Worrying rise in young people taking out payday loans

    Payday loans were making the headlines again last week and, once again, it was for all the wrong reasons. The debt charity, Money Advice Trust, reported that its helpline had received almost double the number of complaints about such loans from the previous year. Since 2007, when the financial crisis began, complaints have risen by over 4,000 per cent – a figure not dissimilar to the interest rates charged on such loans. Another debt charity, StepChange, reported that the problem of payday loans was growing fastest among those under 25, with the average amount of payday loan debt at this age being £1,375.

    All of this continues to highlight the growing need for better financial education in the UK. Our current economic difficulties are hitting the young particularly hard and so it should be no surprise that many of them are struggling to make ends meet. However, taking out payday loan is only going to lead to many of them getting even deeper into debt.

    It is vital that any form of financial education provides young people with the means to build independent lives for themselves. It is up to them to make the difficult decisions that will affect their careers, finances and homes, but they can only do that with confidence if they have been properly prepared and have an understanding of the consequences each separate decision may have.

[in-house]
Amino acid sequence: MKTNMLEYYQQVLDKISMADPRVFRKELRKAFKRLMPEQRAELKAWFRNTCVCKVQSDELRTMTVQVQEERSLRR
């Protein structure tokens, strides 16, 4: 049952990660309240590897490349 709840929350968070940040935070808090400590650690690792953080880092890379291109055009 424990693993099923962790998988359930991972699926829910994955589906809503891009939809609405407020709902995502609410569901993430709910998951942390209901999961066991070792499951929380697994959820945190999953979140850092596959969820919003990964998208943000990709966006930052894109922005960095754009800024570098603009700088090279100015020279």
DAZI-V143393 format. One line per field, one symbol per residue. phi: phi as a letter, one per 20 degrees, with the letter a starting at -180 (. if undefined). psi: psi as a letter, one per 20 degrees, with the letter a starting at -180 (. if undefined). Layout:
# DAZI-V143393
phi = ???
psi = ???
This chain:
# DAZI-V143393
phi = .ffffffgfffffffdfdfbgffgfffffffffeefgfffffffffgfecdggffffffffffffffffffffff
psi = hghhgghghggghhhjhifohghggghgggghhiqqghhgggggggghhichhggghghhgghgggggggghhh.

The fact that payday loans are becoming more prevalent among the under-25s demonstrates quite clearly that we have failed quite spectacularly to provide an effective financial education for this generation. The Office of Fair Trading has issued warnings to the industry over its poor practices and is undertaking investigations into several payday lenders – hardly signs of endorsement for this area of financial services.

    If we are to make good on the proposals to include financial education on the National Curriculum, we need to ensure that young people are given a broad range of skills that enable them to see beyond a basic understanding of APR rates and repayment dates and to understand the impact such decisions will have on their lives overall. Hopefully, that will mean far less young people opting to take out payday loans.

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